The owner of Tonawanda Coke Corp. said he's prepared to buy Bethlehem Steel's coke ovens and keep the plant running.
But the United Steelworkers of America officials say J.D. Crane's proposal calls for significant concessions in areas such as wages and benefits that the workers cannot accept.
Bethlehem plans to shut the ovens Friday and eliminate 340 jobs. With that deadline looming, the rift between the potential new owner and the union casts doubt on the plant's future. Crane, Tonawanda Coke's owner, confirmed in a statement Tuesday that he had negotiated the purchase of the plant, which he would operate as Lackawanna Coke Corp., from Bethlehem Steel. But he cited a key contingency.
"The last remaining hurdle to conclude the purchase is for the United Steelworkers of America to accept the same basic contract terms that the Steelworkers employed at Tonawanda Coke Corp. have agreed to for the same type of work," he said.
Crane said that if the Steelworkers insist on enforcing the successor clause in their contract with Bethlehem Steel, the new operation "could not survive" and "there will be no takeover of the facility."
Neither Crane nor Robert Bloom, the president of Tonawanda Coke Corp., could be reached to comment. It's not known how many people Crane planned to employ at the Lackawanna plant.
The successor clause obligates a buyer of the coke ovens to negotiate a deal with the union before taking ownership. Louis Thomas, district director of the United Steelworkers of America, faulted Crane for what he described as a "take-it-or-leave-it" approach to dealing with the union.
Thomas said Crane refused to negotiate, and instead proposed a one-year deal that called for "significant" wage and benefit cuts, among other changes in the contract, that Thomas said the workers could not accept.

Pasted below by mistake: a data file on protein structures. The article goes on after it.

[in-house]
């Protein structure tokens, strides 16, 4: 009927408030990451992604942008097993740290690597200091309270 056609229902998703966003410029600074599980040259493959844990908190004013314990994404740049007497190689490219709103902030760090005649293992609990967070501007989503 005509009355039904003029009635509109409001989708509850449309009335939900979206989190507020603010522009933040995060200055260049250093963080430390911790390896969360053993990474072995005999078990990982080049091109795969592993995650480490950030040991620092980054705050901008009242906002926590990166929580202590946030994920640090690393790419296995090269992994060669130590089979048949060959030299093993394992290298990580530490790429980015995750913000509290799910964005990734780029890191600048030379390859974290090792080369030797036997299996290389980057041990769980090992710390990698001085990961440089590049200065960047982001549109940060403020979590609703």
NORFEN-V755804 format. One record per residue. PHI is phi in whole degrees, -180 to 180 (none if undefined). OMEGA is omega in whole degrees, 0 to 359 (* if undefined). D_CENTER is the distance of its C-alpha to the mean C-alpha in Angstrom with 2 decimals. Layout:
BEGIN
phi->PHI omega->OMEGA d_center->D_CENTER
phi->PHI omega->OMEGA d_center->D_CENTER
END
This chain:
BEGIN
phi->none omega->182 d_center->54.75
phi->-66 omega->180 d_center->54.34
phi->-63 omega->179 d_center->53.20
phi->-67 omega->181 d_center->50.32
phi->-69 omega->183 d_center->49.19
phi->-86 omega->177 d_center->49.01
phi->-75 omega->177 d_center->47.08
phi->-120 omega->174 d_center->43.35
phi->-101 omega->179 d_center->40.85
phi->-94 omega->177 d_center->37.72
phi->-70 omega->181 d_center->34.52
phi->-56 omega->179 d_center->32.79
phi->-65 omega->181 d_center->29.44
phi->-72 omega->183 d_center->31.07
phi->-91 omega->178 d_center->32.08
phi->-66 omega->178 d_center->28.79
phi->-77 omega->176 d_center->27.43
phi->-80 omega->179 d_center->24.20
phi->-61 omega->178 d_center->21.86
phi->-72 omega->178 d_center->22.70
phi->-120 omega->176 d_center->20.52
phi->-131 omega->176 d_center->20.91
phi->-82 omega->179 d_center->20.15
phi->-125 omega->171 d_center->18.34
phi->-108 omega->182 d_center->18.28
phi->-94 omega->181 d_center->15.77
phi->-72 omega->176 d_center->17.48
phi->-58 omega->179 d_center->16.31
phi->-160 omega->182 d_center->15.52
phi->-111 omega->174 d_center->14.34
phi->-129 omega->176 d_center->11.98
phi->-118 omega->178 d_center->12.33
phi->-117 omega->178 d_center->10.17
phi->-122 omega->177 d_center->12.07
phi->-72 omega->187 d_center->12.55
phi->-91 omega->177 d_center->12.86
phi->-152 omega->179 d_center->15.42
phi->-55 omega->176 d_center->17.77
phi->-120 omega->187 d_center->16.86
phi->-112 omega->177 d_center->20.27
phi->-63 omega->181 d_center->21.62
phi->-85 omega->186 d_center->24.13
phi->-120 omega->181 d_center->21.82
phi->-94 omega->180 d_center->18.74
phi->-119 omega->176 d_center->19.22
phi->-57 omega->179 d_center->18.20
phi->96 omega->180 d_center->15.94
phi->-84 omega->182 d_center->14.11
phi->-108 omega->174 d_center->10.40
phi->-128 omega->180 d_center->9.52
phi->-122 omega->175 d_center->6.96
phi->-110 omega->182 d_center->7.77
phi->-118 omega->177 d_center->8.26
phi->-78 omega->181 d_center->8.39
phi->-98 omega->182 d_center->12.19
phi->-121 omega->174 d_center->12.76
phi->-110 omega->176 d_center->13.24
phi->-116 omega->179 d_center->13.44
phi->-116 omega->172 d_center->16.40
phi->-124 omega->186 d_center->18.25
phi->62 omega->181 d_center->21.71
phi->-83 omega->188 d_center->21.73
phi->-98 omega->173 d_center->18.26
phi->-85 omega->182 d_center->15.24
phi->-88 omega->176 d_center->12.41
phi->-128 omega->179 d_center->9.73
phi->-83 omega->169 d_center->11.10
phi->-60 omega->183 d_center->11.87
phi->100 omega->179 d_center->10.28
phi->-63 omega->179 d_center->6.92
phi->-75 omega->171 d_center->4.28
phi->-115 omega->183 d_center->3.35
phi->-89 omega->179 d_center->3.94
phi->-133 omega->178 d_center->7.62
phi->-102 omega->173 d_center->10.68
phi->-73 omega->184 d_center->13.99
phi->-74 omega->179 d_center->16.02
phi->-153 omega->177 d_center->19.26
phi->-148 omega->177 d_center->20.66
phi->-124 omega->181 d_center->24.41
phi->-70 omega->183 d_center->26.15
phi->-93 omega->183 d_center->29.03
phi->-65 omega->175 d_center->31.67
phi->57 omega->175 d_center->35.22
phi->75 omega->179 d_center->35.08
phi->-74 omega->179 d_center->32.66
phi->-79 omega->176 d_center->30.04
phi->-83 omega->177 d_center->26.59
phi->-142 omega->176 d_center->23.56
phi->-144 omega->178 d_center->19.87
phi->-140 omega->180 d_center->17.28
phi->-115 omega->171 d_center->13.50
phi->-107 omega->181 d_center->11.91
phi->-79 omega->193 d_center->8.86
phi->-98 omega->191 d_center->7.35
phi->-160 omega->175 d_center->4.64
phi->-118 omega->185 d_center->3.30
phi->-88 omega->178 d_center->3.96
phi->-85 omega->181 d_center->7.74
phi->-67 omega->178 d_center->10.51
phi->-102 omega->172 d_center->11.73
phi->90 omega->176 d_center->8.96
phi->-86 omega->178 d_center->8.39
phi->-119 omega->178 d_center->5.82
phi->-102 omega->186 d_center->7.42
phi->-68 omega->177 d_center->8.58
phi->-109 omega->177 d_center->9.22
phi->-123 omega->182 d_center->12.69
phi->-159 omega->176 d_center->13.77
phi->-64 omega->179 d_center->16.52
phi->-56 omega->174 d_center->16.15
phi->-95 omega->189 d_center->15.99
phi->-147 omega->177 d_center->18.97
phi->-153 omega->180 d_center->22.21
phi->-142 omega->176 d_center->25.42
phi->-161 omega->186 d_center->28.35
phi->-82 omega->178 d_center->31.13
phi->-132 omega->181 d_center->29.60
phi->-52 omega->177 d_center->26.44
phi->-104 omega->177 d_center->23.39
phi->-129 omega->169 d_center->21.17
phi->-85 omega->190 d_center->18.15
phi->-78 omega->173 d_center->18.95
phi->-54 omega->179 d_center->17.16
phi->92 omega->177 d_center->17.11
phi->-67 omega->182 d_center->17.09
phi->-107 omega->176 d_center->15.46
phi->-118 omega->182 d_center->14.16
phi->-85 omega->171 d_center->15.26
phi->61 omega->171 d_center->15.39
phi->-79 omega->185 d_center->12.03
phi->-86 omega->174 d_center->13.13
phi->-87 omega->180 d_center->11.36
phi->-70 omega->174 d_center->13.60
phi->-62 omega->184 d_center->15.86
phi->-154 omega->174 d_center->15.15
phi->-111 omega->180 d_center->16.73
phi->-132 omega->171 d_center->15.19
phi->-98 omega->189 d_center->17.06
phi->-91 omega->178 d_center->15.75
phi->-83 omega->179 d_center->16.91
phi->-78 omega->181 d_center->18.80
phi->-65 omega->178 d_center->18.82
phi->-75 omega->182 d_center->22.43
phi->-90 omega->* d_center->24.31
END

Thomas said the union had an obligation to its workers to enforce the successor clause. "He can exercise his right as a businessman. We're exercising our right to represent our workers," he said.
The union did not insist that Crane offer the workers the same contract terms that they had with Bethlehem Steel, Thomas said. "We were willing to continue negotiating. It's a shame. We wanted to keep those jobs in the worst possible way."
Richard Corcoran, a United Steelworkers of America official, said the dollar value of the concessions sought by Crane from the Lackawanna workers varied by job classification and included areas such as incentives, beyond just wages and benefits.
If the coke ovens are closed as planned Friday, there wouldn't be much time for a new owner to step in and take over. Once the coke ovens are turned off and allowed to cool for a period of time, they would essentially need to be rebuilt to be used again -- a costly prospect.
Thomas said the work performed at the Bethlehem plant is different from and more complicated than the work performed at the Tonawanda Coke plant. He said the Lackawanna workers therefore shouldn't be asked to accept the same contract terms as those at the Tonawanda plant.
The Lackawanna coke ovens bake bituminous coal to make coke, which is used in blast furnaces to make iron. The ovens have produced coke for other companies since Bethlehem halted basic steelmaking operations in Lackawanna in 1983.
Tonawanda Coke, which has operated since 1978, makes foundry coke. It comes in smaller pieces and is used in the production of cast-iron products such as engine blocks. The plant supplies foundry coke used in Ford Motor Co.'s Windsor casting plant in Windsor, Ont.
Bethlehem Steel officials could not be reached to comment.
Lackawanna Mayor John Kuryak wasn't involved in the proposed purchase, but he acknowledged it was a difficult choice for the workers to make between accepting the proposed concessions and facing the loss of their jobs.
"It's a tough decision," he said.